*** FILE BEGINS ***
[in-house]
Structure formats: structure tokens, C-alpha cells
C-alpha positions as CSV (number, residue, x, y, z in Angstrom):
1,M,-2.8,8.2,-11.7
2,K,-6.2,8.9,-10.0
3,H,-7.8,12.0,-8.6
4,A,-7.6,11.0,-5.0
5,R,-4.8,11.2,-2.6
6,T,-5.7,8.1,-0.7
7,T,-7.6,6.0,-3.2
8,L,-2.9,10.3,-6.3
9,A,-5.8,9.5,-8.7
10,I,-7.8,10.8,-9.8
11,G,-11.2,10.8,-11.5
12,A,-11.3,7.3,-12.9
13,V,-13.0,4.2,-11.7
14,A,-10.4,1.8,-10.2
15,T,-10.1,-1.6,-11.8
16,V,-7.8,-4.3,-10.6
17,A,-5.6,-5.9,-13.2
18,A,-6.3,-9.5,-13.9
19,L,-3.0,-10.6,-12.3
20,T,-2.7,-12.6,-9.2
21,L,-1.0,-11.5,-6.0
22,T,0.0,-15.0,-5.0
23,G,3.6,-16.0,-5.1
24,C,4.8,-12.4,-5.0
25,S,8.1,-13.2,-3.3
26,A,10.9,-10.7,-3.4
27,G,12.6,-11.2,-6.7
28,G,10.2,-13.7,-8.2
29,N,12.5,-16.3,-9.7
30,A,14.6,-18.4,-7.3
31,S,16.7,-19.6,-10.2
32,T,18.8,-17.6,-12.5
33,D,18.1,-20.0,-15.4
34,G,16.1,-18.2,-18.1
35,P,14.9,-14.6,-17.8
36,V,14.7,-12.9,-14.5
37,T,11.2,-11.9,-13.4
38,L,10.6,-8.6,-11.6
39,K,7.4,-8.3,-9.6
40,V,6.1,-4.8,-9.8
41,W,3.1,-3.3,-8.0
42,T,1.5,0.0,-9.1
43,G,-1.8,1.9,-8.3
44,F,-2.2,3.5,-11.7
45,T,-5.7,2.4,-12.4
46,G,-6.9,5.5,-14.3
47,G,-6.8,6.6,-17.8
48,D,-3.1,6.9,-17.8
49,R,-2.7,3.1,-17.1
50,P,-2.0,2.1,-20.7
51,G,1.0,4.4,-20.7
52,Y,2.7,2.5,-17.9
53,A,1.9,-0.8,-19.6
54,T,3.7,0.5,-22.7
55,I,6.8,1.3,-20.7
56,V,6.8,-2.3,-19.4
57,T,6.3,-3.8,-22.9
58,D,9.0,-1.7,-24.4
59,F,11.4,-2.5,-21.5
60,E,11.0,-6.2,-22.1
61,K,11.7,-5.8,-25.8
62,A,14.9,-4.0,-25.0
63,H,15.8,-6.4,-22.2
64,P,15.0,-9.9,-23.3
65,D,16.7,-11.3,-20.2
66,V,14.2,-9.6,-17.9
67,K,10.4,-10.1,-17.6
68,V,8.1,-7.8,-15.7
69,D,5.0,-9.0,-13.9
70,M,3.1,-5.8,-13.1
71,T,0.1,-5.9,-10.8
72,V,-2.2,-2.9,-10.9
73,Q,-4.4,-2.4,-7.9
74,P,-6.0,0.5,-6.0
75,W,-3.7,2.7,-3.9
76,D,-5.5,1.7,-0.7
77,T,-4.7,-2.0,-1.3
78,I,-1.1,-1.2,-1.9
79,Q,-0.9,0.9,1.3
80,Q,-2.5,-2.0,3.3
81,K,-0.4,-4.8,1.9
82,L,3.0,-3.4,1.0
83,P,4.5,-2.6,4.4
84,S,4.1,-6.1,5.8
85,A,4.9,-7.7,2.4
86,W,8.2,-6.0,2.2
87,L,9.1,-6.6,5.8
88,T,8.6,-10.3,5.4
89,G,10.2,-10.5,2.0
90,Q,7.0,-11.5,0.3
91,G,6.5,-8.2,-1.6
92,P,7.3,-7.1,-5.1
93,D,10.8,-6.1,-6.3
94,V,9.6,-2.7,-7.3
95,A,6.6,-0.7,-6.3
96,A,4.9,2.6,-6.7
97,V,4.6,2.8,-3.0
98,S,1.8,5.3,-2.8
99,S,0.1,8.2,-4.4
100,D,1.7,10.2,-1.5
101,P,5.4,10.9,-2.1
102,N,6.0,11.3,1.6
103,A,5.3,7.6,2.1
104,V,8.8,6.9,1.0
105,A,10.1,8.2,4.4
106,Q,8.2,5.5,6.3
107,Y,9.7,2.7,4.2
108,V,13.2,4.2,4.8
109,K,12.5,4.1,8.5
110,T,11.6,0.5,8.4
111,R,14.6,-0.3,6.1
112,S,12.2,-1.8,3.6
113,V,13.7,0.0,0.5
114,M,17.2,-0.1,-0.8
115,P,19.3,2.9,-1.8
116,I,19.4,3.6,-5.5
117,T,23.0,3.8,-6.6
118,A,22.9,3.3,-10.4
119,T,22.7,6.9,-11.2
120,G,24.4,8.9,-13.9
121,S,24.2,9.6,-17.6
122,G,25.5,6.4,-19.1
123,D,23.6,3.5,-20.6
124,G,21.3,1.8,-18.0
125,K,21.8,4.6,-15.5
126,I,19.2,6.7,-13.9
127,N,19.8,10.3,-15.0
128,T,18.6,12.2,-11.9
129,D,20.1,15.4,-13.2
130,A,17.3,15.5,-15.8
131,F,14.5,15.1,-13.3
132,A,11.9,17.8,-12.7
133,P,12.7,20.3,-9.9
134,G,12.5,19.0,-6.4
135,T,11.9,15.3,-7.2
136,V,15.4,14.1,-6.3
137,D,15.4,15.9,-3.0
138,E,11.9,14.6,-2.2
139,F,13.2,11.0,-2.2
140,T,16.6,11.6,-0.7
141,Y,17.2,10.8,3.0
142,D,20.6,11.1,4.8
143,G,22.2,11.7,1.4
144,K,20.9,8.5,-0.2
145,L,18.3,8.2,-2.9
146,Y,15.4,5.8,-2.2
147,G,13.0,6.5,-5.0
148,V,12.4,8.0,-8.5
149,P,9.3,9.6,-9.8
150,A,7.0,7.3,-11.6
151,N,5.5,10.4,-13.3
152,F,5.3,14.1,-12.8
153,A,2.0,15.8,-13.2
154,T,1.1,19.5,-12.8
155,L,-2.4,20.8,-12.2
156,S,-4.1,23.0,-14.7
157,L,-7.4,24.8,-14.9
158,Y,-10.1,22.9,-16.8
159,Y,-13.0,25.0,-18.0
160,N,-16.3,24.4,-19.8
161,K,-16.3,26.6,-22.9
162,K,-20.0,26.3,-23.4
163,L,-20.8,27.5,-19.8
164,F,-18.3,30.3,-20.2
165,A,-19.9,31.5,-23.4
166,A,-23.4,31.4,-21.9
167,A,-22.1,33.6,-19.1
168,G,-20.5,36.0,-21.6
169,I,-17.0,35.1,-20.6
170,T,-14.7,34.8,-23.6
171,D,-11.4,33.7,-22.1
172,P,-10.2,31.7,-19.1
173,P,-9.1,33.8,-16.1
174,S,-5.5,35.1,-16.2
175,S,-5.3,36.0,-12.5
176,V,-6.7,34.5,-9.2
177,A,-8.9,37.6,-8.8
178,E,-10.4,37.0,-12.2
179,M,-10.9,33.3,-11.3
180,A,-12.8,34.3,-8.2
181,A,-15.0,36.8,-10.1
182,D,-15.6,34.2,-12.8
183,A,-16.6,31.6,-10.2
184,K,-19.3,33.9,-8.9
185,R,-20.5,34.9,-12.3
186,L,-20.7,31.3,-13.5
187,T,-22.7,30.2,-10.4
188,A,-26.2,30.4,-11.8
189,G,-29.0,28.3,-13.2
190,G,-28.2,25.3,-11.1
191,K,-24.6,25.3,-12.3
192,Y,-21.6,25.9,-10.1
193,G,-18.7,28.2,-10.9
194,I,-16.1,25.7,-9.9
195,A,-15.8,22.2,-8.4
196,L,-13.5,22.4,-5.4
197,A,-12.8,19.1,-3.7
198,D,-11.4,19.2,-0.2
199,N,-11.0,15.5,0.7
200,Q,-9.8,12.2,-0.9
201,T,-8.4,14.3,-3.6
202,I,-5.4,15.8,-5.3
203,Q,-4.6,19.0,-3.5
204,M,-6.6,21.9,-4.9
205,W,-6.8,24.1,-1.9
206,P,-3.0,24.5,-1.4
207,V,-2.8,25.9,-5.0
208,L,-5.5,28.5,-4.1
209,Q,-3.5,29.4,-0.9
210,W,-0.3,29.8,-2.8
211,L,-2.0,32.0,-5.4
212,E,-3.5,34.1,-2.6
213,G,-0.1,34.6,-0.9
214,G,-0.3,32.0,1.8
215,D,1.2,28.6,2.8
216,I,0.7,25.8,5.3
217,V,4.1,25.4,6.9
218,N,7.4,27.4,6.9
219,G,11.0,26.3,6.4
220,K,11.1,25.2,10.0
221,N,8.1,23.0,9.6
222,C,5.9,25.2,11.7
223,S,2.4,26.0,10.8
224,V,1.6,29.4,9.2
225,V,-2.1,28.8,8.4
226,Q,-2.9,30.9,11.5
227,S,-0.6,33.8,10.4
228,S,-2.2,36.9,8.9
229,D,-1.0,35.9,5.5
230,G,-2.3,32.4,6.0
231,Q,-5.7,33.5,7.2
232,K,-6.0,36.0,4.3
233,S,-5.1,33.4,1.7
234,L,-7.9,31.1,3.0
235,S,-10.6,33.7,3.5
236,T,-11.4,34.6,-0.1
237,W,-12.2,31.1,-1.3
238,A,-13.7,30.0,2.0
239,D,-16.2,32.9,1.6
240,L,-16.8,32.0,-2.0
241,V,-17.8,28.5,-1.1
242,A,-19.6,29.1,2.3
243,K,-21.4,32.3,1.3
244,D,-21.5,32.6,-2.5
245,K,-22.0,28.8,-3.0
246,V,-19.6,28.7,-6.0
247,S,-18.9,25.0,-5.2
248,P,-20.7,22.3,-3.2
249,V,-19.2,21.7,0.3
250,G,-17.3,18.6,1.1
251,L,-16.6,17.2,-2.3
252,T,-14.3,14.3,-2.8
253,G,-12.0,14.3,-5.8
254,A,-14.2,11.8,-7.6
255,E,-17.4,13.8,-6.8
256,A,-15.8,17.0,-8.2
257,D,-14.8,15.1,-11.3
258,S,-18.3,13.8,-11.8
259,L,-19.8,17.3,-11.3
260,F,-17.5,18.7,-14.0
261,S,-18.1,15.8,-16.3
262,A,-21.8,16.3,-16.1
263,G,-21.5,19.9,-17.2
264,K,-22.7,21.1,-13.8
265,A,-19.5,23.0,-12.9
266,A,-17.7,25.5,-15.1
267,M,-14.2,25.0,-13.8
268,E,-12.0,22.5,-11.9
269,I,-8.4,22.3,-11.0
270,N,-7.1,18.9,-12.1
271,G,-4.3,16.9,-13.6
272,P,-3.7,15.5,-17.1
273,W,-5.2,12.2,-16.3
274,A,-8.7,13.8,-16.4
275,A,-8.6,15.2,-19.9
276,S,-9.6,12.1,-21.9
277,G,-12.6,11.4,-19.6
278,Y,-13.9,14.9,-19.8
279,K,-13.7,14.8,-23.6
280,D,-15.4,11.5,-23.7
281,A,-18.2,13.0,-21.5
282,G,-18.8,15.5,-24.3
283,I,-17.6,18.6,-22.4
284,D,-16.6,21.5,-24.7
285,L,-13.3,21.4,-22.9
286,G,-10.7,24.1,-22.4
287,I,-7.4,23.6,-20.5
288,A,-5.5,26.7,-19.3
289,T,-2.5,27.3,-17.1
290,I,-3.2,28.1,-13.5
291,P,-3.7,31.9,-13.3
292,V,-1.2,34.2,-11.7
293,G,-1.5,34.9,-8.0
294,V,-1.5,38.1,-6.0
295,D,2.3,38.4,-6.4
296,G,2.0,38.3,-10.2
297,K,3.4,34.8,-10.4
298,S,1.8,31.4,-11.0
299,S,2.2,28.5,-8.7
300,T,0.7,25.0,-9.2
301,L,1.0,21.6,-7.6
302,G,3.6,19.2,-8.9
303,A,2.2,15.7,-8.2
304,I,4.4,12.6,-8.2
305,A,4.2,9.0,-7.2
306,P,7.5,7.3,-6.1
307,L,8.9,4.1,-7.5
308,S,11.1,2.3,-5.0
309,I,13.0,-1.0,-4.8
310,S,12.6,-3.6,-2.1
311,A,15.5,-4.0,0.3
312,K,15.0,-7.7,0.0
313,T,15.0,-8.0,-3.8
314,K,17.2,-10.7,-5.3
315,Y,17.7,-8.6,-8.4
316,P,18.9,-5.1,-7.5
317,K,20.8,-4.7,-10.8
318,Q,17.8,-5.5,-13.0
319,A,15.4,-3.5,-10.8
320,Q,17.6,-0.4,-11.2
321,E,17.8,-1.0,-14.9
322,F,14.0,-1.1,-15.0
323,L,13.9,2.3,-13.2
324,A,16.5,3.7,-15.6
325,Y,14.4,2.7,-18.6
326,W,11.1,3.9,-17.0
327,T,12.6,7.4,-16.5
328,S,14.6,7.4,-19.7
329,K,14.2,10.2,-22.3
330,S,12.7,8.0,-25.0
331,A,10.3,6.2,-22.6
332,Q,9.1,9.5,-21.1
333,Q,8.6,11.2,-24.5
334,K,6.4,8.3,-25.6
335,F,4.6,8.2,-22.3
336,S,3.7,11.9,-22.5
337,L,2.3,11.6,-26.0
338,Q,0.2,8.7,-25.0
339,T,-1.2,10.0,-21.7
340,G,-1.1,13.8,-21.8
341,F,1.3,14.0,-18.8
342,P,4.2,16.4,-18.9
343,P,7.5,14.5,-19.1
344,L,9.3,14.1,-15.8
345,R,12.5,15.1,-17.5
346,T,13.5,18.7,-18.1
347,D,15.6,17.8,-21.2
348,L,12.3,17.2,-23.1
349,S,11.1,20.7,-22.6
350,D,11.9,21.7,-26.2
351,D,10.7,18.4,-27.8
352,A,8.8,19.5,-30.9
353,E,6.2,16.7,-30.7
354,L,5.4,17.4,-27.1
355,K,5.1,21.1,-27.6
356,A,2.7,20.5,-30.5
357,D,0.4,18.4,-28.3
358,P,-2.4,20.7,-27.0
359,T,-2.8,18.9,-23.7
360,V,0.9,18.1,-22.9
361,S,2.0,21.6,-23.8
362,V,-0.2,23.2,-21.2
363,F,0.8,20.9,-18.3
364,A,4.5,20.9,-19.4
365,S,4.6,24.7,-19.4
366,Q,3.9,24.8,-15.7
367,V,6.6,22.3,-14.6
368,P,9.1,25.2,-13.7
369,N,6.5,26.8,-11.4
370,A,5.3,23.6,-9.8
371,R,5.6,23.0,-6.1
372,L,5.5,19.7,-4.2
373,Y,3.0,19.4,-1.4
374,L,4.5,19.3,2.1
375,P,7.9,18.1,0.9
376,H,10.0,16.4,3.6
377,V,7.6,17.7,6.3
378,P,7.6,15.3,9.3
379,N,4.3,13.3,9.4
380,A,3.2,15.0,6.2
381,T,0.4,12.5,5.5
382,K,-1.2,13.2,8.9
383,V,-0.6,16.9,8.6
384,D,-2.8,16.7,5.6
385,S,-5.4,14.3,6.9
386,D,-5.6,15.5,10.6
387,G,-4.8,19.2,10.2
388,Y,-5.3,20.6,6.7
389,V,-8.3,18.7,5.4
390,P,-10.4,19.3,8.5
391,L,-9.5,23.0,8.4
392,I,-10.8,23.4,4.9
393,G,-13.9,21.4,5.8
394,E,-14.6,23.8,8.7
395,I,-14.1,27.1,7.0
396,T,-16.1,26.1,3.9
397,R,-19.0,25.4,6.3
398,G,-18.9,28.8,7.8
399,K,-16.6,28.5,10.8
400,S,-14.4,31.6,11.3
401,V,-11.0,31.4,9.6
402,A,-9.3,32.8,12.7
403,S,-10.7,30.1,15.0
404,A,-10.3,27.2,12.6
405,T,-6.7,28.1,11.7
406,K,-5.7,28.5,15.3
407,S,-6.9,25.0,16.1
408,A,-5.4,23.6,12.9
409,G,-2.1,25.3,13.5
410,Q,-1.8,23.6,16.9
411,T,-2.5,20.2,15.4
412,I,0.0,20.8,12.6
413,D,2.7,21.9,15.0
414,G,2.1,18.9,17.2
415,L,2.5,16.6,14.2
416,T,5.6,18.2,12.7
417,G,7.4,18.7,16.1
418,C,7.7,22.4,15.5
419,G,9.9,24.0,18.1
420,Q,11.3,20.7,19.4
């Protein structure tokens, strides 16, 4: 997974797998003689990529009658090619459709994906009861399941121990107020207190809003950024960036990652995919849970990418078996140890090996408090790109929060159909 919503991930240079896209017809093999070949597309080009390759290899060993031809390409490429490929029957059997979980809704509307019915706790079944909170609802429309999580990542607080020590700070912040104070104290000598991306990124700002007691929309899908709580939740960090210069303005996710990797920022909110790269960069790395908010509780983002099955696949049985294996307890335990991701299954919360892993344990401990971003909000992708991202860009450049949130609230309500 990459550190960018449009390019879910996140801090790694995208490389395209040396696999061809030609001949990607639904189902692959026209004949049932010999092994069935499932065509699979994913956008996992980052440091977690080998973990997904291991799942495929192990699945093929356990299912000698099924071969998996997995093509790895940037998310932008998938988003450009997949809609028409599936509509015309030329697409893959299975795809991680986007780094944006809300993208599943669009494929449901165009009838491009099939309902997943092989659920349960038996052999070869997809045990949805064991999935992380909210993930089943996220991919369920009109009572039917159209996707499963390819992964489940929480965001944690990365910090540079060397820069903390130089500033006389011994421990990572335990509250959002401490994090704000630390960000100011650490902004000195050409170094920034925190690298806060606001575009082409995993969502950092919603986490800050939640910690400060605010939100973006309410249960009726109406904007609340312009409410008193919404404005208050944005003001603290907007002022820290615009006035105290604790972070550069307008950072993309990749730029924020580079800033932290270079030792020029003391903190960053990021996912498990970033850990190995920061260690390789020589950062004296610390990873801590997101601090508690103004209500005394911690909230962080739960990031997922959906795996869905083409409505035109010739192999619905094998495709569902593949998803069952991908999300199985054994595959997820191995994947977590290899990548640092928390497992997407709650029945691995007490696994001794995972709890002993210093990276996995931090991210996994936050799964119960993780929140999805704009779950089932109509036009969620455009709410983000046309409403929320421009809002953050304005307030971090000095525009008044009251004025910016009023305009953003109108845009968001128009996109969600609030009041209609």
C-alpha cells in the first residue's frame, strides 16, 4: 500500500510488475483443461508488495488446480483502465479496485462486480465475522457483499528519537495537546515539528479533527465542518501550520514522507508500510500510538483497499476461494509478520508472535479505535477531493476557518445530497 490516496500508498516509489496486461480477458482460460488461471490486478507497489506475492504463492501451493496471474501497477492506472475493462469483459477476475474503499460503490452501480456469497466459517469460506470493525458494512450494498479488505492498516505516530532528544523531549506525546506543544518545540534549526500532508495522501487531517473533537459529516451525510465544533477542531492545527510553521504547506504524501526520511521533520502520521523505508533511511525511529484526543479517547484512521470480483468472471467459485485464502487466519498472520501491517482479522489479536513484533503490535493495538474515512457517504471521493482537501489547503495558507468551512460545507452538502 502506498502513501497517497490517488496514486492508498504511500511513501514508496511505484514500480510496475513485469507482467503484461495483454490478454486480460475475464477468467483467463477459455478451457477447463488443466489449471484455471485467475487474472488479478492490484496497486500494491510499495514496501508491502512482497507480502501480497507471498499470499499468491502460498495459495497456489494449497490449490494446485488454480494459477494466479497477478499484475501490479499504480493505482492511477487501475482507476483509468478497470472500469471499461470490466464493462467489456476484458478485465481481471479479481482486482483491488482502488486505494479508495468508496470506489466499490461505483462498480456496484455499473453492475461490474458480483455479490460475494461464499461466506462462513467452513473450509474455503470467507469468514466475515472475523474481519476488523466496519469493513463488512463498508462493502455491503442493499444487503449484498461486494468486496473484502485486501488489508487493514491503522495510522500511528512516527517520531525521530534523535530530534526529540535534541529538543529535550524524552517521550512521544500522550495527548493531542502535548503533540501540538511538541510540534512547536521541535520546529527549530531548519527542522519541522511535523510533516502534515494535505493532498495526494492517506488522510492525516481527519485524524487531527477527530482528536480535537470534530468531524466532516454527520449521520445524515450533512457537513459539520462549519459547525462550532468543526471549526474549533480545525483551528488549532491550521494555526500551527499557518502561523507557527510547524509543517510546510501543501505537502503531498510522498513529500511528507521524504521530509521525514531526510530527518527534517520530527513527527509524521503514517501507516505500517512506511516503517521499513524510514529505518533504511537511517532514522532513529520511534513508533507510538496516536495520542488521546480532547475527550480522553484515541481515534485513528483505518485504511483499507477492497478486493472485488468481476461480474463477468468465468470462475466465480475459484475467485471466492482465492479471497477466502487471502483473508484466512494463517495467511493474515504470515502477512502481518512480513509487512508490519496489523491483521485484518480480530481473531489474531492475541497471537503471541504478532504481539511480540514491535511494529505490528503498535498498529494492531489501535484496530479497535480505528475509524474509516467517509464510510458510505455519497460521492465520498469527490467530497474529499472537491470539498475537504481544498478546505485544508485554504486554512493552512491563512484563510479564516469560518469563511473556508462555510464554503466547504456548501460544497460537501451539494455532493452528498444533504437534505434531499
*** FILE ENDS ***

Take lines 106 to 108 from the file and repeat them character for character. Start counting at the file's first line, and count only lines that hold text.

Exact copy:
103,A,5.3,7.6,2.1
104,V,8.8,6.9,1.0
105,A,10.1,8.2,4.4